unsigned int iord_direct<32>(unsigned int base, unsigned int offset) {
  //return __builtin_ldwio(__IO_CALC_ADDRESS_DYNAMIC(base, offset));
  return  0; 
}
 
template < typename UnsignedType, unsigned size > 
class controller 
{ 
  unsigned const base ; 
  unsigned const offset ; 
 
  UnsignedType& a ; 
  //void get ( UnsignedType& a ) 
  //{
  //  UnsignedType xx = iord_direct < size > ( base, offset ) ; 
  //  a = xx ;
  //}
 // stuff 
public : 
  controller ( UnsignedType a_, unsigned base, unsigned offset ) 
  : a( a_) 
  , base   ( base ) 
  , offset ( offset ) 
  {} 
  void get ( unsigned int ax ) 
  {
    UnsignedType xx = iord_direct < size > ( base, offset ) ;   //<<<<<E
    //a = xx ;
  }
}; 
 
 
struct sequence_of { 
  unsigned int mValue ; 
  controller < unsigned int, 32 > mwhatever; 
  sequence_of ( unsigned int base_addr_, unsigned int offset_  ) 
   : mValue    ( 0 ) 
   , mwhatever ( mValue, base_addr_, offset_ ) 
  {} 
 
}; 
 
 
typedef std::vector < sequence_of* > SEQOF_VEC ; 
 
int main() { 
  SEQOF_VEC mSeqVec ; 
  int offset          = 0 ; 
  int const base_addr = 0x900000 ; 
  for ( int odx ( 0 ); odx < 30 ; ++odx ) { 
    mSeqVec.push_back ( new sequence_of ( base_addr,  offset  ) ) ; 
    offset += 2 ; 
  } 
  unsigned int zz = 4;
  mSeqVec [ 0 ]->mwhatever.get ( zz ) ;
 
 
}

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mrjoltcolaConnect With a Mentor Commented:
The code you just posted compiles fine with no errors GCC/G++, though I don't know that it runs. Check back when you are at your compiler.

Also, FYI VS 2008 Service Pack 2 is avail, do you have it installed? I just thought of it since you had an internal compiler error.


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forums_mpAuthor Commented:
mrjoltcola::
|| Also, FYI VS 2008 Service Pack 2 is avail, do you have it installed? I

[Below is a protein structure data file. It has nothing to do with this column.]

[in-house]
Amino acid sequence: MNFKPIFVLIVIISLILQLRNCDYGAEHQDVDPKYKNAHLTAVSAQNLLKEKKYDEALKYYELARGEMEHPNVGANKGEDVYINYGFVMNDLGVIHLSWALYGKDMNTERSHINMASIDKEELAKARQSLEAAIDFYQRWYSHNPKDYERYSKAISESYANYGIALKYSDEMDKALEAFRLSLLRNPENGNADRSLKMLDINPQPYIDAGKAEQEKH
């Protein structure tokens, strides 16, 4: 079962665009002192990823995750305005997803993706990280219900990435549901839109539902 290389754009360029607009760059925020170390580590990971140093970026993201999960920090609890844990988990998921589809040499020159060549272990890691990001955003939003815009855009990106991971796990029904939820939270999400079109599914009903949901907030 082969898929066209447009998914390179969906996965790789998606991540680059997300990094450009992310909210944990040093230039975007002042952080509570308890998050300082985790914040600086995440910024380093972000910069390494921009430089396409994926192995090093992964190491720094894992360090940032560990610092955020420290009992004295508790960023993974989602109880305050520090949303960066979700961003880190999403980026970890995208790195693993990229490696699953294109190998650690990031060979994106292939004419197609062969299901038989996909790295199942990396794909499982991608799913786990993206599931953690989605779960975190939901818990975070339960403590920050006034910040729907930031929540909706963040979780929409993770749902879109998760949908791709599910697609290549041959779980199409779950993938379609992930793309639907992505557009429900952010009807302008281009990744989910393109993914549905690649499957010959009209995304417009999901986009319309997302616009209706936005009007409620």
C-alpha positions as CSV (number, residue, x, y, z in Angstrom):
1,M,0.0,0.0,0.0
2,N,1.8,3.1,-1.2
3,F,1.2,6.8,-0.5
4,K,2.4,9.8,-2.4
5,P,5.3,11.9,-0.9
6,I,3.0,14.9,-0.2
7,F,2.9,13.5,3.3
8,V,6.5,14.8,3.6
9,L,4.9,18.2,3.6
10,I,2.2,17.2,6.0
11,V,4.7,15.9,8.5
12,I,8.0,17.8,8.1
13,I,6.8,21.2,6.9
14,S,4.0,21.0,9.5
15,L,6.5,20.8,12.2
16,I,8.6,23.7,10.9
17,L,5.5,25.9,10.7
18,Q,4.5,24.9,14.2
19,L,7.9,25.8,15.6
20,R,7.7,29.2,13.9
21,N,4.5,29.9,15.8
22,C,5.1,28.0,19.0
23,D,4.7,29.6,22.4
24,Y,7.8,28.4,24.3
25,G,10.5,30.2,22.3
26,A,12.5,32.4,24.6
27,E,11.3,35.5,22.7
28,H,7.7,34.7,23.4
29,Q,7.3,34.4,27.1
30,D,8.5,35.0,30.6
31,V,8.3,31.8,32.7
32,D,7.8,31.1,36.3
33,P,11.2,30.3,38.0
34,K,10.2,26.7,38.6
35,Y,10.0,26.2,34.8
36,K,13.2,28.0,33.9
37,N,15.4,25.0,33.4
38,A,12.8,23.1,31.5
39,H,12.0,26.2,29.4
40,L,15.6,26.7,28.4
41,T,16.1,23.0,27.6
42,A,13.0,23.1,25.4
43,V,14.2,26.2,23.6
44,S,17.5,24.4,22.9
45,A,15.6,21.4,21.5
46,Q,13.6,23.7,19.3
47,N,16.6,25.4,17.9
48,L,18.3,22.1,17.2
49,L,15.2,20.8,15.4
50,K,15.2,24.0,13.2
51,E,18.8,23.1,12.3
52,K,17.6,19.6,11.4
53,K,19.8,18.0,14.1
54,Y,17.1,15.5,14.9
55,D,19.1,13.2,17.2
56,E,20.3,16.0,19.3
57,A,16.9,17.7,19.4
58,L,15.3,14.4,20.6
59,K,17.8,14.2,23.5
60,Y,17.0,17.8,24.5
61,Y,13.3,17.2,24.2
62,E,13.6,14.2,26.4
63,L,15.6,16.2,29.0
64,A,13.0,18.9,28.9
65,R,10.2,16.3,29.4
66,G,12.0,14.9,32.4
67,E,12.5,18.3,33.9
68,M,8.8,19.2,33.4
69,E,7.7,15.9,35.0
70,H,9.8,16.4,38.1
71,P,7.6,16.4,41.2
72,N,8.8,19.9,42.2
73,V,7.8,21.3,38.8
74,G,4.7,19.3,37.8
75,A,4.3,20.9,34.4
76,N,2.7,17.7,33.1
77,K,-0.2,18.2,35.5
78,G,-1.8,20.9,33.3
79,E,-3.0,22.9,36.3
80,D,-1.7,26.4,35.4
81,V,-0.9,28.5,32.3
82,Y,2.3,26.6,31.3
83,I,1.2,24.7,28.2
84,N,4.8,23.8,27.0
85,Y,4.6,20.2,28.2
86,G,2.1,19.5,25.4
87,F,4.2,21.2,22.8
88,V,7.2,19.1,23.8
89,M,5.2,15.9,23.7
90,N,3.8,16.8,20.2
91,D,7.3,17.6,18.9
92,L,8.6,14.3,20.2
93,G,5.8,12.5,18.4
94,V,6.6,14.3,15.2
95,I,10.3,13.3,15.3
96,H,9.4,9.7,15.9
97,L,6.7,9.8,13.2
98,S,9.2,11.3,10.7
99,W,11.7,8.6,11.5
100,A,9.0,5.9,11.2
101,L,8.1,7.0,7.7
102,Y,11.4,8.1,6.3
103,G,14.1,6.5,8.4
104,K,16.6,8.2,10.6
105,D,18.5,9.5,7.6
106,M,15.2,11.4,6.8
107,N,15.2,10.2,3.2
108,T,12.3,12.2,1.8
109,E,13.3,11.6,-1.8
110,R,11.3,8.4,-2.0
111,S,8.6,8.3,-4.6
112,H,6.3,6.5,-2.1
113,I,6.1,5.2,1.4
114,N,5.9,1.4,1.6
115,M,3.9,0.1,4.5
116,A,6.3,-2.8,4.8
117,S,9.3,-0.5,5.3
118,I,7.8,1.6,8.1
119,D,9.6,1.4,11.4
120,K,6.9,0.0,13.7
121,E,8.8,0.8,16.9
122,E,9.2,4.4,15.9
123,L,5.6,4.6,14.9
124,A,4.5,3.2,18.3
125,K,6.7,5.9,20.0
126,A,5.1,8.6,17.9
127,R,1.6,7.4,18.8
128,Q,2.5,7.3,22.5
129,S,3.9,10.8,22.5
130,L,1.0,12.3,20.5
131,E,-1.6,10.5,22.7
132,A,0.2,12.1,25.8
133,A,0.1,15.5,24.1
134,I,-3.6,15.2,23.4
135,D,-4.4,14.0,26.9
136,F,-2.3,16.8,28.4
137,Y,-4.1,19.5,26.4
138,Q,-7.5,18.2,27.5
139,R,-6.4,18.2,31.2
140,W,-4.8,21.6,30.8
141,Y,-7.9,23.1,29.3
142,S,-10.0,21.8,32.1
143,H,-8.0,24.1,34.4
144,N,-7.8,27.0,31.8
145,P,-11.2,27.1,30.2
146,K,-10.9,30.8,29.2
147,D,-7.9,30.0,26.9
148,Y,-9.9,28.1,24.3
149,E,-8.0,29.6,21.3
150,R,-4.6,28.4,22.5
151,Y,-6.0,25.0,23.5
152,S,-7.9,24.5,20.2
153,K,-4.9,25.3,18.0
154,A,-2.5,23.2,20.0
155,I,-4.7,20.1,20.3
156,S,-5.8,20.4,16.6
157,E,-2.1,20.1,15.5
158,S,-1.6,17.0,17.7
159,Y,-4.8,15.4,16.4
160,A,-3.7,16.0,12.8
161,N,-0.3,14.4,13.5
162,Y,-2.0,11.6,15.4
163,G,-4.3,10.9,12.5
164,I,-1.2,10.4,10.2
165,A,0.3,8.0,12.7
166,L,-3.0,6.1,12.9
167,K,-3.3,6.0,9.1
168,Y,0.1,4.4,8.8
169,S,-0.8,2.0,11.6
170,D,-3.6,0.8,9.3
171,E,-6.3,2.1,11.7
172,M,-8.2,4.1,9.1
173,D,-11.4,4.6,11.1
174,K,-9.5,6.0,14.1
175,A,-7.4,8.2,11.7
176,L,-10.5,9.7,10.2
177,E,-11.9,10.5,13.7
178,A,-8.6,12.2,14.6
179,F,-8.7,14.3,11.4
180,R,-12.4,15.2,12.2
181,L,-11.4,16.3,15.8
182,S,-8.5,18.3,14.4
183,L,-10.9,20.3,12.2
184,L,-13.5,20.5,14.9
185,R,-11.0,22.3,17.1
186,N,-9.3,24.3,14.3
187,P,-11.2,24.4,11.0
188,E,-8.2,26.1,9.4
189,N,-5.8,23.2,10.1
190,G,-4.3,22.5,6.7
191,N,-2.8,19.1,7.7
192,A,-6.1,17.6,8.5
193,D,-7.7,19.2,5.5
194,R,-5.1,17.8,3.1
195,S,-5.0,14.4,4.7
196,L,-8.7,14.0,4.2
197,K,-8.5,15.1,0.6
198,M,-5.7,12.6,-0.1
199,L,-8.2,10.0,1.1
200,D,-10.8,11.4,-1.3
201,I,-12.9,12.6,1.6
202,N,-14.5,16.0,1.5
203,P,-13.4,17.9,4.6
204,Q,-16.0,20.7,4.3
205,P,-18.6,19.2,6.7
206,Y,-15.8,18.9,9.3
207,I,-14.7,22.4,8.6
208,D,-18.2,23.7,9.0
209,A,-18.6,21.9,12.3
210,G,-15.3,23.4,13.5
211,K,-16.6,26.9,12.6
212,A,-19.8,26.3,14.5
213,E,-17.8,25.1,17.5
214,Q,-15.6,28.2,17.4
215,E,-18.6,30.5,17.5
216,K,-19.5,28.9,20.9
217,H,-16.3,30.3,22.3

Probably not but I'll check!
While I have the code here (it's a shame this laptop doesnt have a compiler on it): I recalled a handful of errors if I opted to make the get function static.  Not following why?
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forums_mpAuthor Commented:
Apparently I didnt have service pack 2 installed.  Also tried a gcc compiler and the most recent version of the code worked.   What would be the workaround for a static get method?  The get method in the original source is static.  If i move to a non static alternative I get errors when I try to use std:cout on the object.

i.e
controller < unsigned int, 32 > mwhatever;
 std::cout << whatever << '\n';  //
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mrjoltcolaCommented:
I don't understand what your code does, so I cannot comment on why you need static vs non-static. I can definitely say its nothing to do with using cout.

Basically inside a static method, you don't have an "object" (or "this") in context, so you cannot access any instance variables. You can only access other static members from a static method. Be aware of what static means in this context, its essentially a global storage, but with a class namespace and access control. It works like a global function. You can allocate instances of the class inside the static method, but the static method cannot use this-> anything.

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KimpanConnect With a Mentor Commented:
if iord_direct is supposed to take the byte- or bitsize of a specific type, you might use sizeof.

so get becomes if it is supposed to operate on UnsignedType:
  void get ( unsigned int ax )
    {
        UnsignedType xx = iord_direct < sizeof(UnsignedType) * 8 > ( base, offset ) ;   //<<<<<E
        //a = xx ;
    }

better would be to make iord_direct take a type

template<typename T>
unsigned int iord_direct(unsigned int base, unsigned int offset)
{
    enum { BITSIZE = sizeof(T) * 8  };  // compile-time operation
}